The death-rate in the cities is evidently about 60 per 100,000 greater than in the rural districts, due, of course, to the crowding in city tenements. This is true for nearly all cities, although the difference is more marked in some parts of the country than in others. In Massachusetts, for example, the death-rate in rural districts is slightly higher than the death-rate in cities, but tuberculosis is much more prevalent in that state than in any other part of the country. In New York State the rate in cities is about 70 per 100,000 greater than in rural districts, due, presumably, to the larger number of manufacturing centers in this state. In New York City the rate is constantly more than 200, and in 1908 in the borough of the Bronx it was nearly 500.
Diphtheria as affecting the rate.
Diphtheria is another disease that exacts heavier toll from the cities than from the country, about three times as many deaths occurring in the former as in the latter.
Influenza, and its effect on death-rate.
Influenza is, on the other hand, markedly severe on people in rural districts, the death-rate there being more than twice as high as in the cities. It is easy to see why this is. Lack of sidewalks, lack of protection, lack of uniform temperature in the houses, and the lack of care in the first stages of illness, all tend to increase the death-rate from this disease.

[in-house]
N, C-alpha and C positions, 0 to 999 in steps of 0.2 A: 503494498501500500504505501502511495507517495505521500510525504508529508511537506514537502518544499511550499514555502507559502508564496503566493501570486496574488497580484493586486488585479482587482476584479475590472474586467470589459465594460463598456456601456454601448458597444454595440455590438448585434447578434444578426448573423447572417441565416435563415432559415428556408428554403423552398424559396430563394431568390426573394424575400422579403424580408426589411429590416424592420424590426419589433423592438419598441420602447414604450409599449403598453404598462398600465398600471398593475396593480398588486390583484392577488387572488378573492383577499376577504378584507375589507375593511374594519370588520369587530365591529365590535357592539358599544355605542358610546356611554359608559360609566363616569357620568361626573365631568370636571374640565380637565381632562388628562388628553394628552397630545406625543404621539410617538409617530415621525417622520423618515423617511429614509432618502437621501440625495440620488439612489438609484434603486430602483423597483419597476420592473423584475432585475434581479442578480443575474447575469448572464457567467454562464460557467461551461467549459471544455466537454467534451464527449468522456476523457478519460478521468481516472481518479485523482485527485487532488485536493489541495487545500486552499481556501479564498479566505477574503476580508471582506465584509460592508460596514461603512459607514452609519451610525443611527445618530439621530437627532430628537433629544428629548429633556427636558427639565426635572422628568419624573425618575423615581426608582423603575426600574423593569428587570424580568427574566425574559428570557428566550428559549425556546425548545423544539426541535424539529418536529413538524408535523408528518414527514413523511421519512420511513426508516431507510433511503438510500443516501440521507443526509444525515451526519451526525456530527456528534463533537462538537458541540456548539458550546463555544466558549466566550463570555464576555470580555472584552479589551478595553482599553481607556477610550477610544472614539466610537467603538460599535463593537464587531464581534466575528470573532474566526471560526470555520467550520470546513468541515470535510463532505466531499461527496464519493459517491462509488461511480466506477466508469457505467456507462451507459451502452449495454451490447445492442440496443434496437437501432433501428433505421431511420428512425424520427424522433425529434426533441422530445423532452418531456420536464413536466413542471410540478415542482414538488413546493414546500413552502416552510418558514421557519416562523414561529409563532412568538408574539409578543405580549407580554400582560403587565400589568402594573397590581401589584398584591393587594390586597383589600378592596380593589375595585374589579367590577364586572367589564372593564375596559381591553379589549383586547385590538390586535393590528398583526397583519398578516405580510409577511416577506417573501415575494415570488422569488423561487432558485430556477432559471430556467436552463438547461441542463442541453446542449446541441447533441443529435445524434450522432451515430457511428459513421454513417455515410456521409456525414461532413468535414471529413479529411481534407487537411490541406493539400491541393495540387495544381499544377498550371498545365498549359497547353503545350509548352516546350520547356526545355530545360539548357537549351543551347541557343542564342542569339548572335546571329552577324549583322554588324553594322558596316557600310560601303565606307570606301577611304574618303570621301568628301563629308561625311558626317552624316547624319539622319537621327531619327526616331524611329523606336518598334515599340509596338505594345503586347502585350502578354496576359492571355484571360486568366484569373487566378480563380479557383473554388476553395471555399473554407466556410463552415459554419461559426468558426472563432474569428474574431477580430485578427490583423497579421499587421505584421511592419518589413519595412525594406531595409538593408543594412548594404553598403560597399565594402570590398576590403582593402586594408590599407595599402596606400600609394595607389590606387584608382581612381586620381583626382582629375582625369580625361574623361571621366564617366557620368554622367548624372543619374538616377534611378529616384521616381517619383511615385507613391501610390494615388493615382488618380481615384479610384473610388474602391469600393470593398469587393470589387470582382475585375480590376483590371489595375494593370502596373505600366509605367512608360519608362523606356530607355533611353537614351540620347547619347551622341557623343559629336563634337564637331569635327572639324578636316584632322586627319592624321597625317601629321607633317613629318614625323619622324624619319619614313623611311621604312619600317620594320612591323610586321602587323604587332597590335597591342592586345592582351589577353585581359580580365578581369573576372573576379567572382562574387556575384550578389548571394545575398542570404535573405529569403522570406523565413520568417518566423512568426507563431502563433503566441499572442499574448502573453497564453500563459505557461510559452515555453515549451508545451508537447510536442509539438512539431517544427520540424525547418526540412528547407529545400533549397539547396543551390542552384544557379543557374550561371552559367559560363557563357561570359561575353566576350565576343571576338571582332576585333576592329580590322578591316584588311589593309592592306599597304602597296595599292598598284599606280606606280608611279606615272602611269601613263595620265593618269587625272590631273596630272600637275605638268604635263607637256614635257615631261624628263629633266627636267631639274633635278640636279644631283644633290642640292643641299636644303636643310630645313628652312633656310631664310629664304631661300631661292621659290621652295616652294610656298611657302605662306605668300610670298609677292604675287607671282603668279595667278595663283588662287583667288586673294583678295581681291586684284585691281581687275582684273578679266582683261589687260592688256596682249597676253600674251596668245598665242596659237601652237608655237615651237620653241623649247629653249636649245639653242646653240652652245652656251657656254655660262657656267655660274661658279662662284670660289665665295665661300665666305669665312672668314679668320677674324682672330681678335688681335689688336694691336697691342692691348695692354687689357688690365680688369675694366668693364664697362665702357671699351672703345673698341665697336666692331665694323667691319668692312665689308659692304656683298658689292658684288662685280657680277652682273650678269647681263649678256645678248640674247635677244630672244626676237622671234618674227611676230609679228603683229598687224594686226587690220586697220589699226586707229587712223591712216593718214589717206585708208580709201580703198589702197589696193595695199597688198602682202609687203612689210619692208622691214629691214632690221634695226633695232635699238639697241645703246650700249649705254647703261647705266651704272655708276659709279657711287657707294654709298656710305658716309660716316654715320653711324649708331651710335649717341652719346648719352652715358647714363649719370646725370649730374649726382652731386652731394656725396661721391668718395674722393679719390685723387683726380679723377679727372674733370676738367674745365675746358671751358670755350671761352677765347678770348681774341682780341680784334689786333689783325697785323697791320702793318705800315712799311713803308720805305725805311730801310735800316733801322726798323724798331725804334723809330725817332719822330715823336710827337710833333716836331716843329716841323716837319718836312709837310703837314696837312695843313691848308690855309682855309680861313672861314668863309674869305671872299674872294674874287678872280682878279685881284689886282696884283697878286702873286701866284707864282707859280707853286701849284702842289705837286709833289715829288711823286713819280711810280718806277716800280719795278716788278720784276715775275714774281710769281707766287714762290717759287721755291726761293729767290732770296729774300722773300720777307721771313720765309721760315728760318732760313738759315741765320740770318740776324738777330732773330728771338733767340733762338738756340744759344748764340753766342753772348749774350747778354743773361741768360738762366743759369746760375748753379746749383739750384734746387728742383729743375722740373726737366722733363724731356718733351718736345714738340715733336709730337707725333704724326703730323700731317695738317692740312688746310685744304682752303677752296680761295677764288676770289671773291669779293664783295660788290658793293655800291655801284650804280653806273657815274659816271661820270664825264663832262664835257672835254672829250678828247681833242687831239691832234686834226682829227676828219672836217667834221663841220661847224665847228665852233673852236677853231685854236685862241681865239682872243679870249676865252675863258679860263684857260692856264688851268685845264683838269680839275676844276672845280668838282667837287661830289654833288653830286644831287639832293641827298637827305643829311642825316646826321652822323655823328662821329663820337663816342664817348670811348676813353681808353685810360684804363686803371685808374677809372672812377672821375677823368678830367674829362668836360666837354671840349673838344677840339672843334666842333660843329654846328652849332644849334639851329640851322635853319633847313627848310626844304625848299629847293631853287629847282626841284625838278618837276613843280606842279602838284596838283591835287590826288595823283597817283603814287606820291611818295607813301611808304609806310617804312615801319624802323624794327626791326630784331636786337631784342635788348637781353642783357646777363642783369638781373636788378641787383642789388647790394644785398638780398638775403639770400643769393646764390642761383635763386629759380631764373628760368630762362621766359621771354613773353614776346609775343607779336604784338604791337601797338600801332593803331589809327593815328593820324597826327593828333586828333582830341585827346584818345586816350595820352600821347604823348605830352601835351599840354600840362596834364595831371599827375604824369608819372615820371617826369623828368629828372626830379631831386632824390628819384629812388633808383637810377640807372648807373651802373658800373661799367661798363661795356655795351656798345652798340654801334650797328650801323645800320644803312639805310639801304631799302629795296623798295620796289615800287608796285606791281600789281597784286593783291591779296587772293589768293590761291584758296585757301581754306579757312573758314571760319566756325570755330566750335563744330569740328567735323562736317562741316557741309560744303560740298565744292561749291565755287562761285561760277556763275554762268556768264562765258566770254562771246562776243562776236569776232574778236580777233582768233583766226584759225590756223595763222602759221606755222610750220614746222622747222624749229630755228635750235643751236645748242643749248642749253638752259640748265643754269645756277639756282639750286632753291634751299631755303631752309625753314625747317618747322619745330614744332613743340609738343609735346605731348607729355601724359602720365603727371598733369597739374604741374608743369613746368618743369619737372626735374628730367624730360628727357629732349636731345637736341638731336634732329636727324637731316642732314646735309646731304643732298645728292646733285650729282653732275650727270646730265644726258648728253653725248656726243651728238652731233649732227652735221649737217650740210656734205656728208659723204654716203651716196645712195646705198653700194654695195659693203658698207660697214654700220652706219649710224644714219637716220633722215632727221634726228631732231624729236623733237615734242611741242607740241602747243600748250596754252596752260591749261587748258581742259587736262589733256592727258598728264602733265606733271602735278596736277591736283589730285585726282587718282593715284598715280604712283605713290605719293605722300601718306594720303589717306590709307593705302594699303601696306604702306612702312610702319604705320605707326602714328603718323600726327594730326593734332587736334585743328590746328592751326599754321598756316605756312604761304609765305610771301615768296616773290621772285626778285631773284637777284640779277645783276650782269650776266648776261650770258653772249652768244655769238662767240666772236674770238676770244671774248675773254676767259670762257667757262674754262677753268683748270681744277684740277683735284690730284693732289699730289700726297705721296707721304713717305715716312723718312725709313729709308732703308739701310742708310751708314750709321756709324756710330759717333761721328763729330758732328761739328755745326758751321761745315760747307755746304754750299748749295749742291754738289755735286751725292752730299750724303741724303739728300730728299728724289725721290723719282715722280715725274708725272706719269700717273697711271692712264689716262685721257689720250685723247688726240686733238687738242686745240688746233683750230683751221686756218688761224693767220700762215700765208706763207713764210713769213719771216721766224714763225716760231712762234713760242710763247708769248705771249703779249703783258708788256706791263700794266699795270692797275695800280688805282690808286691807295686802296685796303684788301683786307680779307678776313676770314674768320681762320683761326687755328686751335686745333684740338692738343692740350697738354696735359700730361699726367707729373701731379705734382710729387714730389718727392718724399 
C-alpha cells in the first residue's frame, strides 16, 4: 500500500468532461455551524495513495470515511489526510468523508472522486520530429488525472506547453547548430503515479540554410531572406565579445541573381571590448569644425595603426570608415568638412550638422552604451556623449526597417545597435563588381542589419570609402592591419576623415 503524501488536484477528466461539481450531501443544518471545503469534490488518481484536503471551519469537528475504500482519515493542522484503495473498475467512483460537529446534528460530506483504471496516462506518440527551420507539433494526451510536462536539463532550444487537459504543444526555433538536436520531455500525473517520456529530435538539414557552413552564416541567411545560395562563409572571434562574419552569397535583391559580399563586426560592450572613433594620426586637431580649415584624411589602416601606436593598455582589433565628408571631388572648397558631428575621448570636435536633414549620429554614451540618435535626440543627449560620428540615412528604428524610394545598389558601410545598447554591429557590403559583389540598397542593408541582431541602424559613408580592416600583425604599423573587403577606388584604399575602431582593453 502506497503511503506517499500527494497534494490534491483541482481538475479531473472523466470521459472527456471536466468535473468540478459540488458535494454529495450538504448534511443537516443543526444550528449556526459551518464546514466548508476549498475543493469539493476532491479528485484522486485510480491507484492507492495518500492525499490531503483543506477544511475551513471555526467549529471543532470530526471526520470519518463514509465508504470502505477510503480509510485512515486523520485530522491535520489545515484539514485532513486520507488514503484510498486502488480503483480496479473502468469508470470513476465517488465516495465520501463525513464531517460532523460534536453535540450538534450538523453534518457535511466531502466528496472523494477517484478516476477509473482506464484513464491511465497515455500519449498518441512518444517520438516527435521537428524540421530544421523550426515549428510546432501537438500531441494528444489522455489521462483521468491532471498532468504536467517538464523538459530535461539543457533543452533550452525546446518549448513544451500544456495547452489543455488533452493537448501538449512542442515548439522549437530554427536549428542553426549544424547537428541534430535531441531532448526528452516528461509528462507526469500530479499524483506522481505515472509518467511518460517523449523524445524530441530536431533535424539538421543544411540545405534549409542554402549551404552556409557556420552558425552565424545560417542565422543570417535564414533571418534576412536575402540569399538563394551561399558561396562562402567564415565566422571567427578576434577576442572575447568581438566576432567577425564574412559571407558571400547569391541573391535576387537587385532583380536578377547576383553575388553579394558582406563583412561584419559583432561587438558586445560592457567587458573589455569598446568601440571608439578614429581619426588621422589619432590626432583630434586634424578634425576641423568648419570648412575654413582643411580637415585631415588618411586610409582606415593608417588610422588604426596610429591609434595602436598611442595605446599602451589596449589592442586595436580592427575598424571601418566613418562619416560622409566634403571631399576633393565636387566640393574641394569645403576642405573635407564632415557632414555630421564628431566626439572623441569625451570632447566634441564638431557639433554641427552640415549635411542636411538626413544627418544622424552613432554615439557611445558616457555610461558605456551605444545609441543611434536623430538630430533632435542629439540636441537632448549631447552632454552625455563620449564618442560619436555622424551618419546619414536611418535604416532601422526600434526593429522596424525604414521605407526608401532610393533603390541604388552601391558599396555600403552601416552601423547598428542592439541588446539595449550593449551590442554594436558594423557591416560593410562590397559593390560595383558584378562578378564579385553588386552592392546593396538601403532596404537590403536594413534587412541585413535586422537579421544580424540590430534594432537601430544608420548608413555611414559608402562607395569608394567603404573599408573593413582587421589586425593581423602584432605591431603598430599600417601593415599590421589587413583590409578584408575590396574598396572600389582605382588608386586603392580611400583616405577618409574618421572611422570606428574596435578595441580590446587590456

The death-rate from pneumonia, on the other hand, is higher in the city, the vitality and power of resistance of victims probably being reduced under average city conditions.
Diseases that are induced by water, all referred to under typhoid fever, but extending into such complaints as diarrhoea and enteritis, are much more severe in cities than in the country. Such an excess of general intestinal diseases shows again that a polluted water-supply is not peculiar to the country, but is responsible for an excessive death-rate in the city. Most of the constitutional diseases also have higher death-rates in the city than in the country. Bright's disease, for example, for the five years 1903-1907, had an average rate in cities of 107.3 per 100,000, while for the same five years in the rural districts the rate was only 68.6.